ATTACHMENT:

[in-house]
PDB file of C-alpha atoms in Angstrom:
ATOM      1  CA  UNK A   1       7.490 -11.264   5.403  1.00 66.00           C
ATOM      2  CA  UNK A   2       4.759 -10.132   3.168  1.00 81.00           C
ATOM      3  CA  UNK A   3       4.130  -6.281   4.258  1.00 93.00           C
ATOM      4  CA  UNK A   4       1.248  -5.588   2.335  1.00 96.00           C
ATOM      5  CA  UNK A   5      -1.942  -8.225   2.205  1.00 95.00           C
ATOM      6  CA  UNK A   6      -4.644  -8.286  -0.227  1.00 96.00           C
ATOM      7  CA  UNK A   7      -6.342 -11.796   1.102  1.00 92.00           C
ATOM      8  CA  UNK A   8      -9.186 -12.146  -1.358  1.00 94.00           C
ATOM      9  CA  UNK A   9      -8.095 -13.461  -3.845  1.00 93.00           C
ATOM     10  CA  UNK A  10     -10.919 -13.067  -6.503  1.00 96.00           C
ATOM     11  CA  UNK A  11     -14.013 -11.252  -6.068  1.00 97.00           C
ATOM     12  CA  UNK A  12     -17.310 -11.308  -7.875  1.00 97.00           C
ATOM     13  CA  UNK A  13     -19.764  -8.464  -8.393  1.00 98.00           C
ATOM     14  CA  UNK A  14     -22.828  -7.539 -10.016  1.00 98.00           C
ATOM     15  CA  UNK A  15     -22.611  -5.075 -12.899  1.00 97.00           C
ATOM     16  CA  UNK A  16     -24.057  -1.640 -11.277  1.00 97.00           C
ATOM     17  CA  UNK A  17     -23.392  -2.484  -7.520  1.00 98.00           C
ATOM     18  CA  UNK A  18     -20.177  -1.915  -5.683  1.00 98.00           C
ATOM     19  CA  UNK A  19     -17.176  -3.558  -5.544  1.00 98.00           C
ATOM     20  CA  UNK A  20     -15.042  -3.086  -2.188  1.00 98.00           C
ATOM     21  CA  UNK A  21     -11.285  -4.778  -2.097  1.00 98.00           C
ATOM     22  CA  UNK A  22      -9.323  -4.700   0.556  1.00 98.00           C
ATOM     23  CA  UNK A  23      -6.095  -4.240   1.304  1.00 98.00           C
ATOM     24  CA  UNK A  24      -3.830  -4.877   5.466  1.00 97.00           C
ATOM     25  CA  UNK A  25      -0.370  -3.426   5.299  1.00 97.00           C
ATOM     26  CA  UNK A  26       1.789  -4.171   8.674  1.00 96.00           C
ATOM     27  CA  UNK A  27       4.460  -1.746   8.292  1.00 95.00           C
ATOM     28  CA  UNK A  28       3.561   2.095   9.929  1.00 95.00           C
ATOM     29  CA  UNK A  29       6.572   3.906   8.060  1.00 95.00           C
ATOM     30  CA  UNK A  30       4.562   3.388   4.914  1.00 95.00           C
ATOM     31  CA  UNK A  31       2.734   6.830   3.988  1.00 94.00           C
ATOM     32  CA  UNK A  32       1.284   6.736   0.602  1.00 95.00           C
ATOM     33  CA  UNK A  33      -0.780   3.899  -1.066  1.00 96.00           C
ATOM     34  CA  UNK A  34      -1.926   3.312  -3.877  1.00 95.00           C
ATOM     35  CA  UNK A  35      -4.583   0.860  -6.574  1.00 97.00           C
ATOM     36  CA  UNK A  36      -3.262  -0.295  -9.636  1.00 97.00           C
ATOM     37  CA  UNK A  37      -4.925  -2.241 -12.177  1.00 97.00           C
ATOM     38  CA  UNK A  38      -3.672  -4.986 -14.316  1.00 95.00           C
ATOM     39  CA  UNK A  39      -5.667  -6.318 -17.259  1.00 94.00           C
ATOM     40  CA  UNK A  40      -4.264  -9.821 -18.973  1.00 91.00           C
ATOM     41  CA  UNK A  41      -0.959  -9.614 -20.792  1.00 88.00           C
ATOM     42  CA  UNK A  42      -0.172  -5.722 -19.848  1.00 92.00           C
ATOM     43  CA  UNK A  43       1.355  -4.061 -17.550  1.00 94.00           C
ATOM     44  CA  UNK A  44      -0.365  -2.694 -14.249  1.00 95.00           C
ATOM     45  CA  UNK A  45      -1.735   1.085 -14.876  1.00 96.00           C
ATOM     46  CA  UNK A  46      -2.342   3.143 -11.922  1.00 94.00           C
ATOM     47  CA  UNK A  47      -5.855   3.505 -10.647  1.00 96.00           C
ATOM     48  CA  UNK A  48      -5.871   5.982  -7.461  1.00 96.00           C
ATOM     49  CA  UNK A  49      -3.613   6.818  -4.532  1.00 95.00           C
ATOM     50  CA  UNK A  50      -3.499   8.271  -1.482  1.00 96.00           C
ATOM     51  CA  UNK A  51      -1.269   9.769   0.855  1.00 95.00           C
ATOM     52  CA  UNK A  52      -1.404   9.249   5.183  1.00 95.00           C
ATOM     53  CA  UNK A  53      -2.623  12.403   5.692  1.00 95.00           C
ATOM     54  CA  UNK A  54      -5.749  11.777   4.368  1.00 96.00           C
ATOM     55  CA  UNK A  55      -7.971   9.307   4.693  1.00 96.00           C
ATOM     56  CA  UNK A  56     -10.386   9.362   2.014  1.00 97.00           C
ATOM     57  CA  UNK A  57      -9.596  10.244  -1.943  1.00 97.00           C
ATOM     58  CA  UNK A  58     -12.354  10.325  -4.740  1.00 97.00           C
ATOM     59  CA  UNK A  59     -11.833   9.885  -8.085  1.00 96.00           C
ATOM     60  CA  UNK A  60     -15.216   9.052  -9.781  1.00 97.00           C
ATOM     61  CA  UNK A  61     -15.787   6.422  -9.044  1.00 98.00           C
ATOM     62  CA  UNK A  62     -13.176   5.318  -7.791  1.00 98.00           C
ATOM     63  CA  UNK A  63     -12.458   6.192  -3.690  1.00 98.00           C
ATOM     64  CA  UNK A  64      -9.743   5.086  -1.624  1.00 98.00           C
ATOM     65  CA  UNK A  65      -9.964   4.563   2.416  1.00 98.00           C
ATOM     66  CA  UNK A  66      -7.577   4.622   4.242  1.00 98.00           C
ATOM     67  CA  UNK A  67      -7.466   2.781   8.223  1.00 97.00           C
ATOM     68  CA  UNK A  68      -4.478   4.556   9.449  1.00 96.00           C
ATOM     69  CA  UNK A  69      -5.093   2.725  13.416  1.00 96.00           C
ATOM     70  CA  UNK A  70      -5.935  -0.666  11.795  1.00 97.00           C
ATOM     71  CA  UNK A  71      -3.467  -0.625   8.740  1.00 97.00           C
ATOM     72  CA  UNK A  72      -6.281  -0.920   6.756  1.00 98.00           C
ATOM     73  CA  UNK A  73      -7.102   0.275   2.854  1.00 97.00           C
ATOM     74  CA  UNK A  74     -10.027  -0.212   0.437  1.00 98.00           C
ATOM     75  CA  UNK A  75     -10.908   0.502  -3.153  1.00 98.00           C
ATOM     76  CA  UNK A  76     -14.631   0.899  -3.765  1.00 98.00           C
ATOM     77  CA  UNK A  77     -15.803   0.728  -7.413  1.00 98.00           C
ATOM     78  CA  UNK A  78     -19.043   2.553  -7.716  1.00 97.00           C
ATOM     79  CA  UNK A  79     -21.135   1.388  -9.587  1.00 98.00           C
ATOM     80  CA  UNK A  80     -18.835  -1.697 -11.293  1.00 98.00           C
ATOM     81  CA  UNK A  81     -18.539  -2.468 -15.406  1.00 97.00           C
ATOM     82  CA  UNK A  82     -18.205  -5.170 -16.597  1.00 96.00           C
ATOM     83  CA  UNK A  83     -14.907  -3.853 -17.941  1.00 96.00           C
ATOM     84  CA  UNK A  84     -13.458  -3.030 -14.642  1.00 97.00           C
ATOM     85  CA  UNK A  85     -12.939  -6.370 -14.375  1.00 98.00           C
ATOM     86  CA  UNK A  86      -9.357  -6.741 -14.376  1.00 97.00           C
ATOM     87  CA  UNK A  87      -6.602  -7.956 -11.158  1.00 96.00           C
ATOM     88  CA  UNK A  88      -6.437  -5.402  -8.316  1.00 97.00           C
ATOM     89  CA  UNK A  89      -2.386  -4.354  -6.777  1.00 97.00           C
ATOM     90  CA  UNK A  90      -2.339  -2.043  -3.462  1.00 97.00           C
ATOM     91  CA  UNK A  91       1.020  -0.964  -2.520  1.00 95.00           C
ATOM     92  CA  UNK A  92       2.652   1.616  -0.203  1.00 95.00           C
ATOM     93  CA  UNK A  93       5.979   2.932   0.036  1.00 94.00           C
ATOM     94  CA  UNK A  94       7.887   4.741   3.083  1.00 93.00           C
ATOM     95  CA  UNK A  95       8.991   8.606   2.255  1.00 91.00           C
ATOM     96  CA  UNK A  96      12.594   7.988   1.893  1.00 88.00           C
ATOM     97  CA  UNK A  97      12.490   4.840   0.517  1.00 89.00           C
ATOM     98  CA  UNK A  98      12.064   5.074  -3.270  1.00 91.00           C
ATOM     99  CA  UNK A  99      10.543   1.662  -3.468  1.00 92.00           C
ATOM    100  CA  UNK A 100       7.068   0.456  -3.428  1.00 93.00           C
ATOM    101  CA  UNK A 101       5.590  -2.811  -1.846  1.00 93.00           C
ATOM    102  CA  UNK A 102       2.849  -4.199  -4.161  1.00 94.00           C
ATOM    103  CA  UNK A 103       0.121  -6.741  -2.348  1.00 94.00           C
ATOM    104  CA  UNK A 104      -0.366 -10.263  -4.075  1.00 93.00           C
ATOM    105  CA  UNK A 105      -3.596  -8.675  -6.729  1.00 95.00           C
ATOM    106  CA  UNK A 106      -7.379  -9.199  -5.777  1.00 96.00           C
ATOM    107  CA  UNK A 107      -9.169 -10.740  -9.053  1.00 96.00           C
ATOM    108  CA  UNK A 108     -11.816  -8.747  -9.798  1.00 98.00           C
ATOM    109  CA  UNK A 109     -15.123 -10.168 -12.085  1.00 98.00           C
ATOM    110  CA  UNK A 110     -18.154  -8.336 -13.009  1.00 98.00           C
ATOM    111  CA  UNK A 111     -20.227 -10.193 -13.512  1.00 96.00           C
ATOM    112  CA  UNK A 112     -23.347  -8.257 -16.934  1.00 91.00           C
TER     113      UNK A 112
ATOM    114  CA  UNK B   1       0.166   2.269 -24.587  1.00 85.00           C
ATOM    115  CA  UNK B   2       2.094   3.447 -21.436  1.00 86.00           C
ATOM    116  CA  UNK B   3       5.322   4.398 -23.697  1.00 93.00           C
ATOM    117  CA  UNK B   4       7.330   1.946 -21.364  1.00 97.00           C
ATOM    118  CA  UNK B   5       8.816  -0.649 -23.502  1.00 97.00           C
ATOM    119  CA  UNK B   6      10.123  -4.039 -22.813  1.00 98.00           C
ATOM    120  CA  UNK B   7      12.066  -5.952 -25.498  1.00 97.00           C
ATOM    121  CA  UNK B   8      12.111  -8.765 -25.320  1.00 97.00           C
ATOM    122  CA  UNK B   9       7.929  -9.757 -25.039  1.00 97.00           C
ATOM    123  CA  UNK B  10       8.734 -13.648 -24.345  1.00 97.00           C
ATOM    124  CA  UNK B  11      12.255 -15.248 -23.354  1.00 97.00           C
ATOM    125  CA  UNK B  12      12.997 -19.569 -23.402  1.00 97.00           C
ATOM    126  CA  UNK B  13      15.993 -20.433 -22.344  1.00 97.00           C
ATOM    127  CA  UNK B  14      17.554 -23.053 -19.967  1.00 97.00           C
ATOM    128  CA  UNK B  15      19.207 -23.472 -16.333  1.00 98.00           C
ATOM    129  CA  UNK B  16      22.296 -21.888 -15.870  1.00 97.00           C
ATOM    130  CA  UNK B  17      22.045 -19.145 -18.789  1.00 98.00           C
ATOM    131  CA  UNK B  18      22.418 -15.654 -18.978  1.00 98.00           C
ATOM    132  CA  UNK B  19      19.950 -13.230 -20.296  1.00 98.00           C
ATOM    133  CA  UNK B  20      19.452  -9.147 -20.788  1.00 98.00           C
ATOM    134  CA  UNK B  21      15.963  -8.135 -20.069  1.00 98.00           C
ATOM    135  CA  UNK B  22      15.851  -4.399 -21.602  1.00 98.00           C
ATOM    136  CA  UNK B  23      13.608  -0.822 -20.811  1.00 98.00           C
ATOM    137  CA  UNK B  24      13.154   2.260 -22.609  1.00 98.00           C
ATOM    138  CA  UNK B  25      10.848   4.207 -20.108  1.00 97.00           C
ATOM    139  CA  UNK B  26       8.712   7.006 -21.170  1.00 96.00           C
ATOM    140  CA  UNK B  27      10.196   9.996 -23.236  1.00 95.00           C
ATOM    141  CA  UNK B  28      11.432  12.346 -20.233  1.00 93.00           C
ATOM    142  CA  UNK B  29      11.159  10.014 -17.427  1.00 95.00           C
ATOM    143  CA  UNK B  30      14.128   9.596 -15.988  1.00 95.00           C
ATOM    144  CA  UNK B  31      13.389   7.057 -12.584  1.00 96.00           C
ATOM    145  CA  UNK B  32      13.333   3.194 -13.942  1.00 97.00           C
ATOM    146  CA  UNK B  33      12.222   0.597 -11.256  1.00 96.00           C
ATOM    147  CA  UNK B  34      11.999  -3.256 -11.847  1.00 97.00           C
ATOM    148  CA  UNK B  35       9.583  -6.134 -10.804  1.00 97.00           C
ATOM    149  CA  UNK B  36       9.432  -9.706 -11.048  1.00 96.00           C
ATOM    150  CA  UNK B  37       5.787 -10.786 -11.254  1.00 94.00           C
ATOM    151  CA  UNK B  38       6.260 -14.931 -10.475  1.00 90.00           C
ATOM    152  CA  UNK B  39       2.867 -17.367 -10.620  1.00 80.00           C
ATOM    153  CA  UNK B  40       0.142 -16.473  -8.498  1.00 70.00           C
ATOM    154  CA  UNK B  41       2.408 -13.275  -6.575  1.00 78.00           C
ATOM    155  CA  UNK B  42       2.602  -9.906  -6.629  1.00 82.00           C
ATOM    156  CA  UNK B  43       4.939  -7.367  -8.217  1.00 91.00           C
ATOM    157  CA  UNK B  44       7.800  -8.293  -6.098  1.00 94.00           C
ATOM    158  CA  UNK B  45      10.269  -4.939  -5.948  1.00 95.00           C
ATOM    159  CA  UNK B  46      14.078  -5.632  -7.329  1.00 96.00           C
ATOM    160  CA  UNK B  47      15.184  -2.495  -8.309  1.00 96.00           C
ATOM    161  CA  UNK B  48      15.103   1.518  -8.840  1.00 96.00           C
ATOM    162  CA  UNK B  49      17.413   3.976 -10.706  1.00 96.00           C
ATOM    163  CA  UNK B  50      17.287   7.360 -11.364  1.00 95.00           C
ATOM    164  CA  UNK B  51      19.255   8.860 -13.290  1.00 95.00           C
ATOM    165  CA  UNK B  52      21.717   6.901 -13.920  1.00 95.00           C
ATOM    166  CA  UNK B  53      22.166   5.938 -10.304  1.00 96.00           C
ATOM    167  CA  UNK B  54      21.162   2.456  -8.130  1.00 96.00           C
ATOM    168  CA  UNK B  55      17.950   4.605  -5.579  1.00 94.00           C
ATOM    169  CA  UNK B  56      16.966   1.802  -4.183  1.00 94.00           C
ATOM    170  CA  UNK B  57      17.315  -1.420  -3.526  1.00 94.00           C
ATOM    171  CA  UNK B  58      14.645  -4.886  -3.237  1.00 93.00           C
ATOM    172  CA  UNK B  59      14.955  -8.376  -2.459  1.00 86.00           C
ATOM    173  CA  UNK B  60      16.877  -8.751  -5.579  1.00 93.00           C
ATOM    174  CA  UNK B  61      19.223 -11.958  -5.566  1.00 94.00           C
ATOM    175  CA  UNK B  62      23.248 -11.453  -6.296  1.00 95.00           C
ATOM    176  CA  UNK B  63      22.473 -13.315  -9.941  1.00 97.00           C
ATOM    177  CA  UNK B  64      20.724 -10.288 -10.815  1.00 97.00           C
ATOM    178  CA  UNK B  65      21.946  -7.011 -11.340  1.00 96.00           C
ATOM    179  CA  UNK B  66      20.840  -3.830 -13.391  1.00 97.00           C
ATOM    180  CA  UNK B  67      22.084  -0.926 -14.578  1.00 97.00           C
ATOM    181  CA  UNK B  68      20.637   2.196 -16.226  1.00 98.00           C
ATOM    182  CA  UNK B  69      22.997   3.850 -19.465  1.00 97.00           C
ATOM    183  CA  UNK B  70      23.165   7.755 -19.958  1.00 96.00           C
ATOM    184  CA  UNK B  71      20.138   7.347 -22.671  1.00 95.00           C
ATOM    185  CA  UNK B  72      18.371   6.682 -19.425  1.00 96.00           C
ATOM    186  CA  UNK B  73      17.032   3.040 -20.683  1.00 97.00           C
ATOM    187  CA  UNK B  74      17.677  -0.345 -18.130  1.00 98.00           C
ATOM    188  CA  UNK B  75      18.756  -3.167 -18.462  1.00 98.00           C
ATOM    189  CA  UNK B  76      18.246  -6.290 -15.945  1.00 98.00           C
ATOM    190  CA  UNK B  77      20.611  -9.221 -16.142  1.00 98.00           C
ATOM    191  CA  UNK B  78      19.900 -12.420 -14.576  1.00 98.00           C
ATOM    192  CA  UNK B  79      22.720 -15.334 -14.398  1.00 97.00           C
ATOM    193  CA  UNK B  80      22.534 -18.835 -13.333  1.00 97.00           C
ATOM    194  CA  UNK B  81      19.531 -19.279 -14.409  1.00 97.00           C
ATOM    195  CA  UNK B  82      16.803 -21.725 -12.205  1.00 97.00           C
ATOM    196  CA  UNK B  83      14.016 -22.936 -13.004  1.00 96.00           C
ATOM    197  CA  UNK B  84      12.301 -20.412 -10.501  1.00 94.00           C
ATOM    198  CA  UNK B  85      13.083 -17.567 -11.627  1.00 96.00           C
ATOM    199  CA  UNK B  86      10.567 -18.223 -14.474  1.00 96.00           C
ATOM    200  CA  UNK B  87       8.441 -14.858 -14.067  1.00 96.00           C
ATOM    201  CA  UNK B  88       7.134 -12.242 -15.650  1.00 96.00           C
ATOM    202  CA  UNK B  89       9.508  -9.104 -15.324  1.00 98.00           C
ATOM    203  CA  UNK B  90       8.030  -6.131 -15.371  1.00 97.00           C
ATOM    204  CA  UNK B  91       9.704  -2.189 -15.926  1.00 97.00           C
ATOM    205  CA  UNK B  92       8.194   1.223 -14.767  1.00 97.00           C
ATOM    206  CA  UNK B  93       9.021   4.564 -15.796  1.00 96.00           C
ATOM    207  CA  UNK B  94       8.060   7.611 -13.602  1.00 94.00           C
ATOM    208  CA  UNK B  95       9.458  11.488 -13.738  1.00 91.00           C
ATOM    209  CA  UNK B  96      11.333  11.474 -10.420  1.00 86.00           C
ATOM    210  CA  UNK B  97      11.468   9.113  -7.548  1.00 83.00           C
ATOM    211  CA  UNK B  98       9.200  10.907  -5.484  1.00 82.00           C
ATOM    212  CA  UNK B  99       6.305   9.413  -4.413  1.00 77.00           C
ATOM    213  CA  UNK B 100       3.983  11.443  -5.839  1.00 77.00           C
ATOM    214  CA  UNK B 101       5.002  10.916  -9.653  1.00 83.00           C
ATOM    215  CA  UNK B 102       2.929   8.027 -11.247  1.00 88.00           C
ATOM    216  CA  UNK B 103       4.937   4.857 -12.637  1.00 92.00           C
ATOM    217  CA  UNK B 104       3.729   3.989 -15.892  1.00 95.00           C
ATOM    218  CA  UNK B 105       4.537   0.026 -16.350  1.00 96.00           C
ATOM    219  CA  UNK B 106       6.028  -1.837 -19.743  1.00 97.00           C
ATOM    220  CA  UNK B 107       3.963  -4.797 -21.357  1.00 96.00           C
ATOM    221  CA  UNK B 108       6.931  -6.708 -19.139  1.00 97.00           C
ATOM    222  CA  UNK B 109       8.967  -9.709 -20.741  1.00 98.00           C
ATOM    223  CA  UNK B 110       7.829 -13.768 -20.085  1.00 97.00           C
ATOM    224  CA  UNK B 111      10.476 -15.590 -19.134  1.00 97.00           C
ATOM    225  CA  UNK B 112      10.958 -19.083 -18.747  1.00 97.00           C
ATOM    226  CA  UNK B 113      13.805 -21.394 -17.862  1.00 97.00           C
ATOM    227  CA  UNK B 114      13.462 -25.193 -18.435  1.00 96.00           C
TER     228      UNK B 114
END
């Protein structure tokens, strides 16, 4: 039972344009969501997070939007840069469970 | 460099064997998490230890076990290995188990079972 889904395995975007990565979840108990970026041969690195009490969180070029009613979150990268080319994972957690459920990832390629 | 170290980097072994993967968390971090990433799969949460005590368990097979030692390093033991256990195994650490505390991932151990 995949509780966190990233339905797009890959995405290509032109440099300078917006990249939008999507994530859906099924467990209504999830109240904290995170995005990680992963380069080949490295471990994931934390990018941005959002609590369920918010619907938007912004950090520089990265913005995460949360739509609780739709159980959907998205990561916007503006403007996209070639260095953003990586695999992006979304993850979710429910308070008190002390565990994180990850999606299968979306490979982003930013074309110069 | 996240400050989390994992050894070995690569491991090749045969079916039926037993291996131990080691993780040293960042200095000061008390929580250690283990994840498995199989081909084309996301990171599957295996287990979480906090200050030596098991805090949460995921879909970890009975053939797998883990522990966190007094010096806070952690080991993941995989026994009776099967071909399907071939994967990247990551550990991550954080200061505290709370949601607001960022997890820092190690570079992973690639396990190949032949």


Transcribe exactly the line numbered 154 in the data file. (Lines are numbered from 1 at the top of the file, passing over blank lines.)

ATOM    152  CA  UNK B  39       2.867 -17.367 -10.620  1.00 80.00           C